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Behind the kit, just before the show. Annual MGN, My Generation Night, at Geneva College.

They've begun to ferment on the patio, you can see they've begun to get slimy on the outside. This batch is a mix of yellow and red Bourbon.

By this point, the cherries have been sorted three times. Once through selective picking, next in the sorting tank and finally by hand before we dry the cherries. We're looking for only the ripest and best beans for our dry process cherries. This is countercultural in Guatemala, where typically only the worst cherries are dry processed. We want to see what we will get out of the dry process with the best beans.

These cherries still need a few more days, the red ones are the ones we want. FVH does selective picking, where they select only the ripe ones. Unfortunately, many farms in an effort to cut costs and make more money strip pick the beans, picking the underripe and overripe along with the good ones.

Coffee farmers have a variety of ways to ensure a strong, stable plant. One of them is beginning them as seedlings underneath a canopy of old leaves.

Geneva College, Beaver Falls, Beaver County, Pennsylvania. This glass globe hangs in front of the stained glass window entitled "Paradise Lost" in the McCartney Library.

Our attempt to squish Josiah at Zaculeu.

By this point, the cherries have been sorted three times. Once through selective picking, next in the sorting tank and finally by hand before we dry the cherries. We're looking for only the ripest and best beans for our dry process cherries. This is countercultural in Guatemala, where typically only the worst cherries are dry processed. We want to see what we will get out of the dry process with the best beans.

From our visit to Zaculeu, ancient Mayan ruins dating from pre-invasion time.

Growing in the nursery under the shade.

From our visit to Zaculeu, ancient Mayan ruins dating from pre-invasion time.

These are the dried cherries, waiting to be processed at the dry mill.

Looking inside to one of the many beautiful spaces in Antigua

Our visit to a local weaving factory that still uses traditional methods to produce beautiful blankets in Huehue. Their business has slowed down as imports have increased and traditional styles have fallen out of favor in Guatemala.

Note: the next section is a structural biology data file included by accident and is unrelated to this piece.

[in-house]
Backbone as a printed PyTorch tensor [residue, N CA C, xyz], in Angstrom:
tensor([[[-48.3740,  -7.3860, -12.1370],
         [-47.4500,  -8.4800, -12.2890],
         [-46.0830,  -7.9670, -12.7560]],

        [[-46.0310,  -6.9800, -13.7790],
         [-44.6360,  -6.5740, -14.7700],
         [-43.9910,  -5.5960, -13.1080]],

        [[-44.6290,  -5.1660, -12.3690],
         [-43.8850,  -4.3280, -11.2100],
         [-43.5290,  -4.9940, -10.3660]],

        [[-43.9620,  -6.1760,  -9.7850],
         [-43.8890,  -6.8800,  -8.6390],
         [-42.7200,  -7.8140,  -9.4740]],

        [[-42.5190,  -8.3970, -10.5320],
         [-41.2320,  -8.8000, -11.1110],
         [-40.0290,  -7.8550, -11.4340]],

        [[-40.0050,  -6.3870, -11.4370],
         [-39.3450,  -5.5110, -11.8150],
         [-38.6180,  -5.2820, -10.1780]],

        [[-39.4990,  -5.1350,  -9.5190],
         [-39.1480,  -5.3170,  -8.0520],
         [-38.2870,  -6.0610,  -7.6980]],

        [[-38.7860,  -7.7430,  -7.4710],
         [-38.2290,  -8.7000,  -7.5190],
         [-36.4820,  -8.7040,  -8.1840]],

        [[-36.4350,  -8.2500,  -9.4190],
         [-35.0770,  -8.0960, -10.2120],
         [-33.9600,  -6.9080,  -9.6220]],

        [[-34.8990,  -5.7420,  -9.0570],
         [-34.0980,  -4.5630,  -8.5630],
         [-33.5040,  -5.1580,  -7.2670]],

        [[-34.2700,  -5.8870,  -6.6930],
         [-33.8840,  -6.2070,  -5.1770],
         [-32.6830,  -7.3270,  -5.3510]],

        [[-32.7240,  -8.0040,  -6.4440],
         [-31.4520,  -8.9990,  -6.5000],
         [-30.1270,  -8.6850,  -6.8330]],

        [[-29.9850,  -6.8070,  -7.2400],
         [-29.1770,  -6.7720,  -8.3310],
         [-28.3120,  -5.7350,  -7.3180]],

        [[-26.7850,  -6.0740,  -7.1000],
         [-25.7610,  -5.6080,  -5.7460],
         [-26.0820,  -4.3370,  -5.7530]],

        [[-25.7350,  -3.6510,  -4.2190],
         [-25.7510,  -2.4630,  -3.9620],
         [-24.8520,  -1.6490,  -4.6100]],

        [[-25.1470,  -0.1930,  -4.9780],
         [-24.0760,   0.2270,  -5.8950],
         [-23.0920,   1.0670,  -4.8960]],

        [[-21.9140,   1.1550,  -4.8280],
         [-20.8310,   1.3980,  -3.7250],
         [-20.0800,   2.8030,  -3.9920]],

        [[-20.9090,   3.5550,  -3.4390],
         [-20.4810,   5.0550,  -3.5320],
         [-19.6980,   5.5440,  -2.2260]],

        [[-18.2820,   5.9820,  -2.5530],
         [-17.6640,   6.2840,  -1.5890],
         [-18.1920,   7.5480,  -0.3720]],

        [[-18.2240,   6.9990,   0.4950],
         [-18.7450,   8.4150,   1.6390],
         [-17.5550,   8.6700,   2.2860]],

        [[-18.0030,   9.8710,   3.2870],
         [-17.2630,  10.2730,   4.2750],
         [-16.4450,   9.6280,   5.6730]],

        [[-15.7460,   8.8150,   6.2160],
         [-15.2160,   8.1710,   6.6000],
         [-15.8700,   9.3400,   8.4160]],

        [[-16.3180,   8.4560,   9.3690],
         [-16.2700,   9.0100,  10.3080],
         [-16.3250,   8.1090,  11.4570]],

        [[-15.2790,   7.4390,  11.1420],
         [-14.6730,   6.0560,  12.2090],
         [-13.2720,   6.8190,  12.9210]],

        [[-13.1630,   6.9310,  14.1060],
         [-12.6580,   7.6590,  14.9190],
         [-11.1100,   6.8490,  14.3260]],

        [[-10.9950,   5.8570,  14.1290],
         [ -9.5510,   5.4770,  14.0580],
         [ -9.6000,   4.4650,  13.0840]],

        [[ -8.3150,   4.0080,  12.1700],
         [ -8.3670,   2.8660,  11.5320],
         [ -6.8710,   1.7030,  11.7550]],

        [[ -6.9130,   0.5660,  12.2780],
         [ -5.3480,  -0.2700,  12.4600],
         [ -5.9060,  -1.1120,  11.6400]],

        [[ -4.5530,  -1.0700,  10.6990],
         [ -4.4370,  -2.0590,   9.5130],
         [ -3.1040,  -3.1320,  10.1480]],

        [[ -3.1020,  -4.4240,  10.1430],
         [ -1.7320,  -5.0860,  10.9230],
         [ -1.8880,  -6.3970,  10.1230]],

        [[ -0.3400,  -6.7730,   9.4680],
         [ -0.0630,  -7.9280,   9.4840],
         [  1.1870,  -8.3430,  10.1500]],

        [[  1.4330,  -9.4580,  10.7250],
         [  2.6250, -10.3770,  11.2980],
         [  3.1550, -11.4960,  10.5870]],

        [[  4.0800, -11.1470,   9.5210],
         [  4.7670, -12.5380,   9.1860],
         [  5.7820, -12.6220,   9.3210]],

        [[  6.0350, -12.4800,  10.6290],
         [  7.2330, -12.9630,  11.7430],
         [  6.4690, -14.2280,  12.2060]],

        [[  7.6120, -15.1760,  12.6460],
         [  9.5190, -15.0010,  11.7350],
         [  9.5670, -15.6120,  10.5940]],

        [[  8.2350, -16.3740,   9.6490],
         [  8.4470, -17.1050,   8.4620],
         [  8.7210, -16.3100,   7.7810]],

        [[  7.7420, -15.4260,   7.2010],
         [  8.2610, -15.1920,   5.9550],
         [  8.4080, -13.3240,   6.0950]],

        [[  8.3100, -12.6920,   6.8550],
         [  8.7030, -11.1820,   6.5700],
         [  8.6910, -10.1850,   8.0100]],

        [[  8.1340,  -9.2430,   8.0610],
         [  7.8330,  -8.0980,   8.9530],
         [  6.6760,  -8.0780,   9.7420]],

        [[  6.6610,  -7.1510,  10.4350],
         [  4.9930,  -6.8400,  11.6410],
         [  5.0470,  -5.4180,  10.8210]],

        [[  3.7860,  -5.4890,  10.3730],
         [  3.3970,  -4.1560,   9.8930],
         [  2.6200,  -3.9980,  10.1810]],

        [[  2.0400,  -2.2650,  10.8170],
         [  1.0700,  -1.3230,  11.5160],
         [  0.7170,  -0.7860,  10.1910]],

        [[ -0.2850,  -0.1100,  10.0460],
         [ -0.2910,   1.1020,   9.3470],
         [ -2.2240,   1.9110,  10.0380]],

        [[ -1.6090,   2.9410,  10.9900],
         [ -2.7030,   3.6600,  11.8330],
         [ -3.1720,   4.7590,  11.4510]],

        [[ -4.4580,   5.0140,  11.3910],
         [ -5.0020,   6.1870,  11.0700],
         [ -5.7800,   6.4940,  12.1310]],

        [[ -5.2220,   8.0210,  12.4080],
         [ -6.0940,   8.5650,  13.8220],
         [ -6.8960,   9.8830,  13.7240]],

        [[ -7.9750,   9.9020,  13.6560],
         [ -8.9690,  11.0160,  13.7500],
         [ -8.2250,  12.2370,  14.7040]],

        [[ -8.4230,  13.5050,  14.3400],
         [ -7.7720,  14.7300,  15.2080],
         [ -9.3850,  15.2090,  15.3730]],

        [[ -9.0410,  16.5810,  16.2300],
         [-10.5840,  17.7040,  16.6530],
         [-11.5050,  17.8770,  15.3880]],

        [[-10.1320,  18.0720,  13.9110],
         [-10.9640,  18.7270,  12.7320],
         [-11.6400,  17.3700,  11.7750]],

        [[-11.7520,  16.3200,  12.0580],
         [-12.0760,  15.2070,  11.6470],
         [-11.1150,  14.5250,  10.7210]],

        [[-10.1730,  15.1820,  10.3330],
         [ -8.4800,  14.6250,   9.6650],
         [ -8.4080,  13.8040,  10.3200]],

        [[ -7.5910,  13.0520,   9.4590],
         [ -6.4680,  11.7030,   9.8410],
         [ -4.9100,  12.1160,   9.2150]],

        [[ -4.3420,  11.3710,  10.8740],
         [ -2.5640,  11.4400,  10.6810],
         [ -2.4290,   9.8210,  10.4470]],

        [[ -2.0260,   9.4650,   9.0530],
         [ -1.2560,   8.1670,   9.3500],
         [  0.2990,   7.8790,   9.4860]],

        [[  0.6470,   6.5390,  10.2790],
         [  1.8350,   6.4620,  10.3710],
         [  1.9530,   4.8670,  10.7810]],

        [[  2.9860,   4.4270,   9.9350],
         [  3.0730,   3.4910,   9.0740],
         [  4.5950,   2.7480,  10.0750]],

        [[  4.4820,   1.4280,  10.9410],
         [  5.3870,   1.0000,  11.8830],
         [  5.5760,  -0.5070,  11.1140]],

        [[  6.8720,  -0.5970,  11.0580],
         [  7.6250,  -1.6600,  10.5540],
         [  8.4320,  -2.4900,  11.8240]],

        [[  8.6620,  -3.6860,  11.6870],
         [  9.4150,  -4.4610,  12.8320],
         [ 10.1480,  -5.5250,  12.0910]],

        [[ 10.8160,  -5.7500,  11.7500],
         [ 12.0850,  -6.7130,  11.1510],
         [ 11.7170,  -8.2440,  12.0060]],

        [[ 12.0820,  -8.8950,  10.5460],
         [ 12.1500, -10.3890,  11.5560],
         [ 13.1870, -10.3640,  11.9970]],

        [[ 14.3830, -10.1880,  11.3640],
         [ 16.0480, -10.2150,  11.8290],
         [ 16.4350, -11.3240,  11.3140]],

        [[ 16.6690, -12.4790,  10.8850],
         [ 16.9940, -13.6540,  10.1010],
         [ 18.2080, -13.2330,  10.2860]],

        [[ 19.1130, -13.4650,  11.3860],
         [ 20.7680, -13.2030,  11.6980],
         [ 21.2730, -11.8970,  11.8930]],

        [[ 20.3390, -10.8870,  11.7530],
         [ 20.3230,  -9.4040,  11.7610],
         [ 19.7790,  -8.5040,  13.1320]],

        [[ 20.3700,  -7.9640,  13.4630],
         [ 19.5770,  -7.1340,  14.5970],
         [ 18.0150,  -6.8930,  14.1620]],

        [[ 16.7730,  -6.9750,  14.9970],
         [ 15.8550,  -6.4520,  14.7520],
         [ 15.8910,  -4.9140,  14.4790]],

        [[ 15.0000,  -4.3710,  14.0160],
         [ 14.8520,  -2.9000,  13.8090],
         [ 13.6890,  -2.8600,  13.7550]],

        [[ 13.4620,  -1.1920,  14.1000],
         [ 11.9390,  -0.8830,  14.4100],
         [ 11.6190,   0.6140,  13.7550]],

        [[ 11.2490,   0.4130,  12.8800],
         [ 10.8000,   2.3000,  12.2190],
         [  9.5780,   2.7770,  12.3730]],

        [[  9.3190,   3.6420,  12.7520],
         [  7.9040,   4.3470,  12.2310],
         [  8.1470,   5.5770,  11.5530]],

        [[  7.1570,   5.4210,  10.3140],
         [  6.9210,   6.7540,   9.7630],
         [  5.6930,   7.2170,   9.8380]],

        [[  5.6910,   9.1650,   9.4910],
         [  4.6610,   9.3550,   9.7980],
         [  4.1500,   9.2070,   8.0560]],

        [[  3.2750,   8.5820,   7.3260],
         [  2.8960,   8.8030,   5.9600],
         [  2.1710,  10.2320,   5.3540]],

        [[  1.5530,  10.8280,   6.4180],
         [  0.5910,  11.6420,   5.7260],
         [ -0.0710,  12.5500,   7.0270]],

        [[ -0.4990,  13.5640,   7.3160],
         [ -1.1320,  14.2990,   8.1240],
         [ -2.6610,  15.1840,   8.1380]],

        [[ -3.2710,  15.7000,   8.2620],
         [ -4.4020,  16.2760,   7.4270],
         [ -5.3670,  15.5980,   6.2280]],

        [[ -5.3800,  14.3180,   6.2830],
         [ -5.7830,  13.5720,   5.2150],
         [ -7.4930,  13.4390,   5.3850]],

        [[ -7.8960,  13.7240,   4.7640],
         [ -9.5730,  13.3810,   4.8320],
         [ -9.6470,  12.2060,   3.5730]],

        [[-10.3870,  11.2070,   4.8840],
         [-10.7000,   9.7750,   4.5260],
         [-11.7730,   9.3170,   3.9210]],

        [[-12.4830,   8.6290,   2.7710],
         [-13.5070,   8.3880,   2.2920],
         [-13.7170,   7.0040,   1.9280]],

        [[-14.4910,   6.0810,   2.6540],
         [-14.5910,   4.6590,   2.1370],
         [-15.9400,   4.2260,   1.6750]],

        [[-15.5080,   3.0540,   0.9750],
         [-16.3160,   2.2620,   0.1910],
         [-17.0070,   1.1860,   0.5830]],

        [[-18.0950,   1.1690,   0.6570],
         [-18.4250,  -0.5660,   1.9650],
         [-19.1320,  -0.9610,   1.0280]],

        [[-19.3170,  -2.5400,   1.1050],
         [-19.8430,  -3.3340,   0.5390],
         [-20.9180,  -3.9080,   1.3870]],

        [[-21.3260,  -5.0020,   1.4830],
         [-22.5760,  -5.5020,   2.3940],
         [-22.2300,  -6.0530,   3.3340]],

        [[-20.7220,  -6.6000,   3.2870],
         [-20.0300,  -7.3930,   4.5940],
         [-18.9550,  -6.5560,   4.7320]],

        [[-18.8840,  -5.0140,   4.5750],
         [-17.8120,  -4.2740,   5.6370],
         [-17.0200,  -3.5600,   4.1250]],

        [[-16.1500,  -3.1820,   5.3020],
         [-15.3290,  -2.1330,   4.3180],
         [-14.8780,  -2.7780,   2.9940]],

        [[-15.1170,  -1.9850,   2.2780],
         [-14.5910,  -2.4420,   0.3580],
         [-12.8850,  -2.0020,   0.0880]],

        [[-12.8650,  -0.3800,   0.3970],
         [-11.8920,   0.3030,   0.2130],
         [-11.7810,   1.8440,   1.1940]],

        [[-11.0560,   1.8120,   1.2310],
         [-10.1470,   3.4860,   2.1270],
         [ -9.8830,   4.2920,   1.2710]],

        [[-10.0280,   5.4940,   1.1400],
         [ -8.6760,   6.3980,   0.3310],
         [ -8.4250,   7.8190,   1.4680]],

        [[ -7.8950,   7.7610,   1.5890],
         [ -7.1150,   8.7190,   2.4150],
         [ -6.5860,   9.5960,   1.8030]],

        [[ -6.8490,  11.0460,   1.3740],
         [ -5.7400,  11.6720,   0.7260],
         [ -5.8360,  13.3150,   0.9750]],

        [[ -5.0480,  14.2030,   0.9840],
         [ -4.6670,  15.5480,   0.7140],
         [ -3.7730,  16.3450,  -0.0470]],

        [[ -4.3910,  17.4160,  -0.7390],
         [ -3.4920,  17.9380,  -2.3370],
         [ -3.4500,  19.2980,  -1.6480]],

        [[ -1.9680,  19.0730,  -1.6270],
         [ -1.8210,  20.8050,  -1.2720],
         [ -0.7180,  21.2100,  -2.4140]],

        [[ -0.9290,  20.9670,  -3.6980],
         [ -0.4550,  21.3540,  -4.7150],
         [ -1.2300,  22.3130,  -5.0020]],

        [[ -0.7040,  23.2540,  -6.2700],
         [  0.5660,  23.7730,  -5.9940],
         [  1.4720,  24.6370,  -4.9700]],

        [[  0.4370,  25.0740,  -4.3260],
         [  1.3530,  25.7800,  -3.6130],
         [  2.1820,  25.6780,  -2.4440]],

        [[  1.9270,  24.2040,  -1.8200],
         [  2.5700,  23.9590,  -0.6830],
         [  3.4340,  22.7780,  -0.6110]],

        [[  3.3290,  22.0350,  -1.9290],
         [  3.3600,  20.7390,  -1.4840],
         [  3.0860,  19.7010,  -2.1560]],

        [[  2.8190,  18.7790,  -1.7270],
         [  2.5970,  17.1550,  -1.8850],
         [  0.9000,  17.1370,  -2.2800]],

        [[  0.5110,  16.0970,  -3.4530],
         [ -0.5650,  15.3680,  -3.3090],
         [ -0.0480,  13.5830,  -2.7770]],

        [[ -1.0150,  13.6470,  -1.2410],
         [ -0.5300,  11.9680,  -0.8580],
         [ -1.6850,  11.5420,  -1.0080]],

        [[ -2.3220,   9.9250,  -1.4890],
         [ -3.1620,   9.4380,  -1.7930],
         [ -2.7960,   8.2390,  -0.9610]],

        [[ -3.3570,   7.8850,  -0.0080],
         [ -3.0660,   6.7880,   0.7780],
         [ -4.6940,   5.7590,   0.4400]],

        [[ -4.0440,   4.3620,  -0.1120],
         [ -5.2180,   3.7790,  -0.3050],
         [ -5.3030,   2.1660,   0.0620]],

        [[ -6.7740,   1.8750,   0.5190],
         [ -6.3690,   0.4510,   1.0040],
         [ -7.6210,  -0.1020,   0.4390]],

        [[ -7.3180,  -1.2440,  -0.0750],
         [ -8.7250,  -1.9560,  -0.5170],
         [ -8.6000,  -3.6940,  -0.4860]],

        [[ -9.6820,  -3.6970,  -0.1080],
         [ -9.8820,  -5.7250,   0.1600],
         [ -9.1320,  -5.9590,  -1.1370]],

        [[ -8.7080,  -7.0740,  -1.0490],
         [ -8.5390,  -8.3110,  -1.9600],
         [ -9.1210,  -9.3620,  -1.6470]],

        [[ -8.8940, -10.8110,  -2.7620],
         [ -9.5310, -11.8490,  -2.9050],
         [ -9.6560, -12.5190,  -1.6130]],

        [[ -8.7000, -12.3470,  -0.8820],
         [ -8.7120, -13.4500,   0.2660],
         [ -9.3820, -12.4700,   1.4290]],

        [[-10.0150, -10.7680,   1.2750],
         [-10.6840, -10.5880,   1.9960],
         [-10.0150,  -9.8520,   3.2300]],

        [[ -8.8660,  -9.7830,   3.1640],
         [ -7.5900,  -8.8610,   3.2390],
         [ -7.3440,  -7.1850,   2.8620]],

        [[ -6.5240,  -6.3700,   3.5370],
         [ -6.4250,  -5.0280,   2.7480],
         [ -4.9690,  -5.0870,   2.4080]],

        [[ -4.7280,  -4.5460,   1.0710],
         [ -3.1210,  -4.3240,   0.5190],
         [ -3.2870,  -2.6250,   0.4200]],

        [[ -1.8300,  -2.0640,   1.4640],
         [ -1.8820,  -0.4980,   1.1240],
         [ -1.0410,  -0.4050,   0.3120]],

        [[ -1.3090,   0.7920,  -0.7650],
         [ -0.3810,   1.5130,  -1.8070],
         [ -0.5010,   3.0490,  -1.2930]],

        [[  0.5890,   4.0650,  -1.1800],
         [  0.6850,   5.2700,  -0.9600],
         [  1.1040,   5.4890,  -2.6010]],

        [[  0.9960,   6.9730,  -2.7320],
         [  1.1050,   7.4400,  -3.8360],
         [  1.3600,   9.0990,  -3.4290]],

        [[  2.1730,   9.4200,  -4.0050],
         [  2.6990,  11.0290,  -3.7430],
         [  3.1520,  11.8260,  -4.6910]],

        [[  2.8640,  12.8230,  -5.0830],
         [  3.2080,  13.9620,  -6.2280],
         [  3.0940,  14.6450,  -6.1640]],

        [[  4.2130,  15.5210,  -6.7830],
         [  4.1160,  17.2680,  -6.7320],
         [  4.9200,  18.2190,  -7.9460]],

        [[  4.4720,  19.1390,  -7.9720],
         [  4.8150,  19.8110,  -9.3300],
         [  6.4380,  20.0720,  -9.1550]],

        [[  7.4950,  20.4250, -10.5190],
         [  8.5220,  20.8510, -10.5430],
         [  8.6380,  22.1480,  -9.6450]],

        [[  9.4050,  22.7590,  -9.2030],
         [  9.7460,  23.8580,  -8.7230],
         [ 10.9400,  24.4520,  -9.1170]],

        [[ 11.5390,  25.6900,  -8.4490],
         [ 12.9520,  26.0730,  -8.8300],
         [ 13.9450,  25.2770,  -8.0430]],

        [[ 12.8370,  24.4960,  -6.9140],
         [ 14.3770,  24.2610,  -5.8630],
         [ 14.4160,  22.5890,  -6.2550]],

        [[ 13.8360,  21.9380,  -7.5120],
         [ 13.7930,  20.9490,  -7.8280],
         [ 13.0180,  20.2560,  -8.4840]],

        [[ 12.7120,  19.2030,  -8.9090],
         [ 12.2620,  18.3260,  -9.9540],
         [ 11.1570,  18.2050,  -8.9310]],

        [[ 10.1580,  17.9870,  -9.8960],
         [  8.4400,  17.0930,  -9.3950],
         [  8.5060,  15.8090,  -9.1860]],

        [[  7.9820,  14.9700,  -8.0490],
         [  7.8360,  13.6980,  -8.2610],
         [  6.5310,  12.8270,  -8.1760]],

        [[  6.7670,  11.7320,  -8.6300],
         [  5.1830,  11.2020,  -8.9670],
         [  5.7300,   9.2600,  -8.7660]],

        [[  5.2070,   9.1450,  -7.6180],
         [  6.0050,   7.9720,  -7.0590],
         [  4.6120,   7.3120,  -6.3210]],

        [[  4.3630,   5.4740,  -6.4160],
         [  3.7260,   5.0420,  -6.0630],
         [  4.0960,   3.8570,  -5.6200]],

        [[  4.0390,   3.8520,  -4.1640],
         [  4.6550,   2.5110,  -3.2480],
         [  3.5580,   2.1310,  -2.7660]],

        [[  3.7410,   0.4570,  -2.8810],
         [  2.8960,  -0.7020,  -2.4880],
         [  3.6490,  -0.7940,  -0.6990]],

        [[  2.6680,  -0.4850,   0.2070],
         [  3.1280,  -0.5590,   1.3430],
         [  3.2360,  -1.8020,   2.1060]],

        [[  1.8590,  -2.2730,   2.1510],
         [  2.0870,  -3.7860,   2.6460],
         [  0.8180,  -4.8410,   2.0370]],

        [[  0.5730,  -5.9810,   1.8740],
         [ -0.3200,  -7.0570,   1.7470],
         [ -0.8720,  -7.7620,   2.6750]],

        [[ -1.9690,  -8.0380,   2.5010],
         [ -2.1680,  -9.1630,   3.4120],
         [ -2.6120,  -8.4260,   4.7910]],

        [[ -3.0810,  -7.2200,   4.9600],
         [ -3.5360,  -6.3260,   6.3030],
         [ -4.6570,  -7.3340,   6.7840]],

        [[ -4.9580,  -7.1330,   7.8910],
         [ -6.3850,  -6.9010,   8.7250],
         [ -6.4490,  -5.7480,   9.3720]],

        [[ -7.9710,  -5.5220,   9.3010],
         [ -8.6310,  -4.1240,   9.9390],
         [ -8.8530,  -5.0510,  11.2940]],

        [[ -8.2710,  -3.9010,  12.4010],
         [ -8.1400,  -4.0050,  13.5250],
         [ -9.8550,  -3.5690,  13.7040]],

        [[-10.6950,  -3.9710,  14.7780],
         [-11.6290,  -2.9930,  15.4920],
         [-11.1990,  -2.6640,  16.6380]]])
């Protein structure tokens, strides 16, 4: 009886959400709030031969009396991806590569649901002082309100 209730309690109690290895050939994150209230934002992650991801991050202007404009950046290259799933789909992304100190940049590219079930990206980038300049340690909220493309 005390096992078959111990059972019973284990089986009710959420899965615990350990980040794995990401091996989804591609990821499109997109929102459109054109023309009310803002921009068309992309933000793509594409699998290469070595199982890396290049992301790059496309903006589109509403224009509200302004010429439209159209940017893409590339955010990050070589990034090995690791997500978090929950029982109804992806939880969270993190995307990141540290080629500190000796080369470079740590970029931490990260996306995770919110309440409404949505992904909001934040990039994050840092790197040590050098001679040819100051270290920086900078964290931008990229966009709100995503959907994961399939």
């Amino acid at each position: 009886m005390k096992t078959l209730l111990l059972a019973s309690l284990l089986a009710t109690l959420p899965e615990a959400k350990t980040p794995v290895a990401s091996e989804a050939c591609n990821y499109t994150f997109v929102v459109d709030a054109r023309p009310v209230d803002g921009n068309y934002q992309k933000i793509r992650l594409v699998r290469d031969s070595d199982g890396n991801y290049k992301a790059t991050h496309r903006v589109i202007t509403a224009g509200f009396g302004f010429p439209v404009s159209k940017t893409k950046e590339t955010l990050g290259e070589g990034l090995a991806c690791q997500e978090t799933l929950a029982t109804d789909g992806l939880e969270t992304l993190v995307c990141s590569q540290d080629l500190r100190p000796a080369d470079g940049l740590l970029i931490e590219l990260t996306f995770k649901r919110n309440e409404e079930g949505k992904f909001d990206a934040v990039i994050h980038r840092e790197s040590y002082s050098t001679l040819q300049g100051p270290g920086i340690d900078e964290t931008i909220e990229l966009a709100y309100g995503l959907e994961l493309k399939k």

1930 stained glass window in the McCartney Library, Geneva College, Beaver Falls, Beaver County, Pennsylvania. "Pilgrim's Progress".

Made from repurposed sails and bicycle tires. teamworkbags.com/

Our attempt to brew up some more of the delicious Ethiopian from The Coffee Collective using a coathanger, gravy bowl, and teapot.

Our visit to a local weaving factory that still uses traditional methods to produce beautiful blankets in Huehue. Their business has slowed down as imports have increased and traditional styles have fallen out of favor in Guatemala.

Reenacting a sacrifice at Zaculeu

You can thank the United Fruit Company for paving over Zaculeu in the 1940's.

After being sorted, this corkscrew mover takes all the beans to be bagged.

From our visit to Zaculeu, ancient Mayan ruins dating from pre-invasion time.

Johnston Gymnasium, Geneva College, Beaver Falls, Beaver County, Pennsylvania.

1930 Stained glass window in the McCartney Library, Geneva College, Beaver Falls, Beaver County, Pennsylvania. "Pilgrim's Progress".

"Old Main", Geneva College, Beaver Falls, Beaver County, Pennsylvania.

A tree at one of our reststops on the way back to Huehue.

New beans to be milled are constantly coming in the be processed at the dry mill.

Tough to see, but she's actually carrying her brother on her back.

The ladies at the farm gave me a plant that they harvested and heated up to smell. Apparently it was supposed to cure my sickness. All I know is that it really burned my nostrils but they made me keep sniffing it as much as I could.

As coffees get processed, they come down this chute after fermentation.

Made from repurposed sails and car tires

By this point, the cherries have been sorted three times. Once through selective picking, next in the sorting tank and finally by hand before we dry the cherries. We're looking for only the ripest and best beans for our dry process cherries. This is countercultural in Guatemala, where typically only the worst cherries are dry processed. We want to see what we will get out of the dry process with the best beans.

As it's getting close to the end of the dry season, he's begun to worry about available water for processing. Even with several natural springs in the area, the region has been getting drier and drier each year. This is a concern that I've heard in several coffee producing regions.

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